Klimapolitik und die Medien
Verfolgt man die monotone Berichterstattung zum Thema Klimapolitik, so wird deutlich, dass umweltpolitische Presseerklärungen und offizielle Stellungnahmen von vielen Umweltjournalisten zu gutgläubig gefressen und dann fast unverdaut wiedergekäut werden. Das zeigt sich einmal mehr am nahezu gleichlautenden Medienecho auf den gestrigen IPCC Bericht. Allgemeine Tenor: Die Welt hat nur noch acht Jahre, die Erde zu retten
UNO Sprecher versteigerten sich gestern sogar darauf, die Welt habe nur noch acht Monate: “World leaders will have to agree the shape of a “son of Kyoto” treaty before the end of the year if the most catastrophic effects of climate change are to be averted, UN officials said yesterday.” http://www.telegraph.co.uk/news/main.jhtml?xml=/news/2007/05/05/wclim05.xml - Eine genaue Uhrzeit gab die UNO leider nicht an.
Langjährige Kenner der internationalen Klimadiplomatie sind freilich zu erfahren, um auf solche Parolen reinzufallen. Sie zweifeln aus gutem Grund, dass die Panik-Strategie des Weltklimarats jetzt zu einem Durchbruch bei den anstehenden Verhandlungen führen wird:
“A United Nations panel today released its most comprehensive strategy to avoid the catastrophic effects of global warming, but experts said that political and economic realities likely doom it to failure.
Despite backing by more than 100 countries, including the United States and China, the report’s call for trillions of dollars to pay for immediate reductions in greenhouse gas emissions make it largely symbolic, experts said.
There is little sign that the United States and China—which account for nearly half the world’s emissions—would agree to mandatory reductions, they said.
“The notion that all countries are going to sign on tomorrow is ridiculous,” said John Reilly, an economist at the Massachusetts Institute of Technology.
Eine BBC Analyse des Kleingedruckten kommt zu ähnlichen Zweifeln: “You might think that by endorsing this IPCC report, the very governments which are involved in the annual UN climate change negotiations have committed themselves to some concrete action. If this is their intention, we should see signs of it emerging during the G8+5 talks in the middle of the year and at the next UN climate session in December.
Even so, they would have to agree on what scale of climate impacts they want to avoid, what level of greenhouse gas concentrations that equates to, and how soon they want to begin reversing the inexorable rise in emissions.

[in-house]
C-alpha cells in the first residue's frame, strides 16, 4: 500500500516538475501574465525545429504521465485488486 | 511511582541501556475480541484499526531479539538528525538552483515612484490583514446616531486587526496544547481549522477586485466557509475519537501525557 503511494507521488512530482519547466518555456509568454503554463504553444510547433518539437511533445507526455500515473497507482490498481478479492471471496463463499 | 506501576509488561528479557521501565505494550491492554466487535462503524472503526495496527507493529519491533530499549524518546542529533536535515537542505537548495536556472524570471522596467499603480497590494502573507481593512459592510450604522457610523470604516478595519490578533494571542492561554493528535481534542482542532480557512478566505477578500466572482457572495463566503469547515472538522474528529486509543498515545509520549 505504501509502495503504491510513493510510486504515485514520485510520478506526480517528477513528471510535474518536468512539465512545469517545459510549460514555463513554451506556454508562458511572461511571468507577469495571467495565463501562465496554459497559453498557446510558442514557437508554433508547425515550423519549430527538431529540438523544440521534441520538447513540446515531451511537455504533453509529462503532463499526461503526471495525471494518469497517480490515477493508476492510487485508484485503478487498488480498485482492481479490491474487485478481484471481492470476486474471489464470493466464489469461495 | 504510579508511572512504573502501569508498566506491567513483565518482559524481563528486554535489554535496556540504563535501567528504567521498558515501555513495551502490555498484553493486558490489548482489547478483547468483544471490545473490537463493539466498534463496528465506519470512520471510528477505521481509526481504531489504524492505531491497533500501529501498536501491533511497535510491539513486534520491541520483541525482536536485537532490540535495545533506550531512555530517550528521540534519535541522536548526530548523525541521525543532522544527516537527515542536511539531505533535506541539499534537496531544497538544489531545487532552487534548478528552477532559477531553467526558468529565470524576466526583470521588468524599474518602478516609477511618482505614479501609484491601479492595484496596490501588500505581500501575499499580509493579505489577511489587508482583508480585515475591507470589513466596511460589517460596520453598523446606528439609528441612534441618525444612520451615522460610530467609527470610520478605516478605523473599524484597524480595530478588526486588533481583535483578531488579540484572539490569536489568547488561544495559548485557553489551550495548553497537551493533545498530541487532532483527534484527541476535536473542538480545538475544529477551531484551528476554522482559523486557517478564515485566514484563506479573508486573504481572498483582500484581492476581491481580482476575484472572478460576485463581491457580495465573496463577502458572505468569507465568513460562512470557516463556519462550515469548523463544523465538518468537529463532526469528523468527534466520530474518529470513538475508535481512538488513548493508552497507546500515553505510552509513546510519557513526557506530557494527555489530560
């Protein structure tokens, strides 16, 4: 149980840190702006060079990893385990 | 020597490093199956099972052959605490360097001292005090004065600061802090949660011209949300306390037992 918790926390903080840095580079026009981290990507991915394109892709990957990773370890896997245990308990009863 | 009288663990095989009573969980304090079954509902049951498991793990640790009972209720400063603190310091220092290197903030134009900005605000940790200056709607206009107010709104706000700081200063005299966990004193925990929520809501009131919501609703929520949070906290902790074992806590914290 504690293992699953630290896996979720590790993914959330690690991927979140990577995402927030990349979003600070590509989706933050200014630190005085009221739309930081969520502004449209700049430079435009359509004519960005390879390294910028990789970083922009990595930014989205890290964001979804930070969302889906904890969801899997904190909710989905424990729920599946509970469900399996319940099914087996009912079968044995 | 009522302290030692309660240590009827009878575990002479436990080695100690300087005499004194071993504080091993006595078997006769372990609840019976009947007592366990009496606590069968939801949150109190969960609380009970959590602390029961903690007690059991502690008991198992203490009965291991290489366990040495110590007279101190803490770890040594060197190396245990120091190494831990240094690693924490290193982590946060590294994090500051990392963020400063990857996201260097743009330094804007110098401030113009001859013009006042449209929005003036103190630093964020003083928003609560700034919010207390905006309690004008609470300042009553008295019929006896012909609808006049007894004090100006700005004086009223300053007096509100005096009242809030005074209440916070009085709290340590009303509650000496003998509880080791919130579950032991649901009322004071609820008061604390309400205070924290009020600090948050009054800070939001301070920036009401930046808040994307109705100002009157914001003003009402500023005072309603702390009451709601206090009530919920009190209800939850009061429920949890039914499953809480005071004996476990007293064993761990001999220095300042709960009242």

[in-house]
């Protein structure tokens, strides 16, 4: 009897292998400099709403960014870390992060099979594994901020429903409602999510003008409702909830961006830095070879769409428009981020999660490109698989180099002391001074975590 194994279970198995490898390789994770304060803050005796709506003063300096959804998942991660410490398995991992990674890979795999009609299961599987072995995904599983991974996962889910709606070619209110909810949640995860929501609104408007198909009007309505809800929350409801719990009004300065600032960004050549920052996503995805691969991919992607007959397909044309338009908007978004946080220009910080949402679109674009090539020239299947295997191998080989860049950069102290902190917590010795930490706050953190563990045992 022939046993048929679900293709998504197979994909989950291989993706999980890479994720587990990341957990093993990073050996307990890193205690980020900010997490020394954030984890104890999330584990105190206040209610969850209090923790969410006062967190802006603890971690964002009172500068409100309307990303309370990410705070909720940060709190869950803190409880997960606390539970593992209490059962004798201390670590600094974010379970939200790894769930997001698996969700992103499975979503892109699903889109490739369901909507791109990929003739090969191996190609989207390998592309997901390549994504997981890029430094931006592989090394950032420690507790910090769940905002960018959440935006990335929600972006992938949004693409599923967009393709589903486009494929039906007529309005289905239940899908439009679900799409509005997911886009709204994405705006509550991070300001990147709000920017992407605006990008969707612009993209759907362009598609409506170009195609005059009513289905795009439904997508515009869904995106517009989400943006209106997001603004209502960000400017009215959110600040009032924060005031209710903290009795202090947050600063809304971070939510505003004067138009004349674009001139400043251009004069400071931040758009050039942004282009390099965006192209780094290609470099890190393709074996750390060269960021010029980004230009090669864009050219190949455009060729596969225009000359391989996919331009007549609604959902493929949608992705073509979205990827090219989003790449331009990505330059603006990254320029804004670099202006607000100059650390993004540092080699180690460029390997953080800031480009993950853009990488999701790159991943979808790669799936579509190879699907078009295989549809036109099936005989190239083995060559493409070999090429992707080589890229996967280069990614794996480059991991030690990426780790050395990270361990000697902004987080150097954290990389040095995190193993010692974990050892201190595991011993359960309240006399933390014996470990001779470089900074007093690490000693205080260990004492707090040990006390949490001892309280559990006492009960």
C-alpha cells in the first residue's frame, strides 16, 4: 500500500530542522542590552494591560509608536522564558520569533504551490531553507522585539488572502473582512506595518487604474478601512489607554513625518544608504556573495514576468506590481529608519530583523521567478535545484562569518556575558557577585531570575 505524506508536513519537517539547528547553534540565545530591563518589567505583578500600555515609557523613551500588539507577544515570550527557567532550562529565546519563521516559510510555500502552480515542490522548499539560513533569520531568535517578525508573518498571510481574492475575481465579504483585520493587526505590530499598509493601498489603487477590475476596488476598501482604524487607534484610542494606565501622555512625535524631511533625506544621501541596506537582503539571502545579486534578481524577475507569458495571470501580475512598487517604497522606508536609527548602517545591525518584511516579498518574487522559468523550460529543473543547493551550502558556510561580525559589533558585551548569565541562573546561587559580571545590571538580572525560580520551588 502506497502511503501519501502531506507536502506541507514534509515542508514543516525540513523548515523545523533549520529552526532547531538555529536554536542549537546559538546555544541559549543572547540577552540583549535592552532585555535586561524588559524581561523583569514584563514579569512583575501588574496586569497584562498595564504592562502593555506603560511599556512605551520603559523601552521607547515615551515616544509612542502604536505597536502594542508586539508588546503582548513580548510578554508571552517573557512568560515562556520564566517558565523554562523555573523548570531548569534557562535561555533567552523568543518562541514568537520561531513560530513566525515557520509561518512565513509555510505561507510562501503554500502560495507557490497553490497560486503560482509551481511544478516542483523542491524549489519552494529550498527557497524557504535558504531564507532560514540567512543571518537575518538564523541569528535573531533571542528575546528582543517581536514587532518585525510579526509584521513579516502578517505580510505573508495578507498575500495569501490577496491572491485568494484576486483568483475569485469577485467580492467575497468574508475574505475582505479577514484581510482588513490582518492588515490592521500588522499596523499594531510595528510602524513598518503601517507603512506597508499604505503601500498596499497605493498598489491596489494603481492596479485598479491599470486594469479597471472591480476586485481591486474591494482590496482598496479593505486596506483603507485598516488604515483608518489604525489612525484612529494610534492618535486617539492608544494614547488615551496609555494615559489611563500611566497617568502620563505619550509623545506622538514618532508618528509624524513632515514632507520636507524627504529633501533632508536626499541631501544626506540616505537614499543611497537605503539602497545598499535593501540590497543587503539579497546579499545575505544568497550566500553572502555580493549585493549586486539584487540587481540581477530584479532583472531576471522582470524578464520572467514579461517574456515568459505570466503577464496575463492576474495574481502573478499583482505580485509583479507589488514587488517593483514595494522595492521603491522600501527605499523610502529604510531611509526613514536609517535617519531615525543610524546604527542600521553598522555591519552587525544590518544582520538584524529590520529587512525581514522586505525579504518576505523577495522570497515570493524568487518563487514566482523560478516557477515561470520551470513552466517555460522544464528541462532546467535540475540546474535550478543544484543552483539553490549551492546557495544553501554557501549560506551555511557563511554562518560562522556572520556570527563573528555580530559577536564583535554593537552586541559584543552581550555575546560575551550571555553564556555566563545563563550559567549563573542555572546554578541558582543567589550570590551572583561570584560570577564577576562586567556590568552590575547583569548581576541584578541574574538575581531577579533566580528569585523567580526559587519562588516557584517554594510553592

Perhaps a more accurate view can be deduced from changes to this report’s wording made during the week’s discussions in Bangkok, where a reference to a “global” carbon market became merely an “international” market, and a reference to the importance of “regulatory and financial incentives and international co-operation” in climate policy was removed altogether, with approval for the effectiveness of “voluntary agreements” inserted instead.
Governments have emerged with a roadmap to a cooler world. Whether they follow it, or get distracted on the way, or argue so much over which route to take that the journey never starts, is a question for another time.
Währendessen steigen die CO2 Emissionen selbst in grünen Hochburgen weiter kräftig an - und demonstrieren einmal mehr, dass Kyoto keineswegs so billig ist, wie jetzt wieder behauptet wird:
Efforts to curb New Zealand’s greenhouse gas emissions are failing, according to new figures. They show that greenhouse gas emissions increased by 2.8 per cent between 2004 and 2005, the latest figures available, placing the Government under mounting pressure to unveil policies soon for tackling the problem.
National labelled the New Zealand figures “awful” and said this country’s emissions increased faster than Australia, the United States, Japan, Canada and the European Community between 2004 and 2005. National Party environment spokesman Nick Smith said the likely bill for New Zealand’s Kyoto liabilities was mounting.
“Labour came to office in 1999 promising to reduce emissions by 20 per cent by 2010. These figures show emissions actually increased by 12 per cent from 1999 to 2005,” he said.
The Government has admitted it is unlikely to hit its Kyoto targets - a failure that was estimated in 2006 to cost taxpayers about $500 million in 2012, the deadline for making up the shortfall. But Dr Smith said yesterday the likely cost was closer to $2 billion, as emissions kept rising.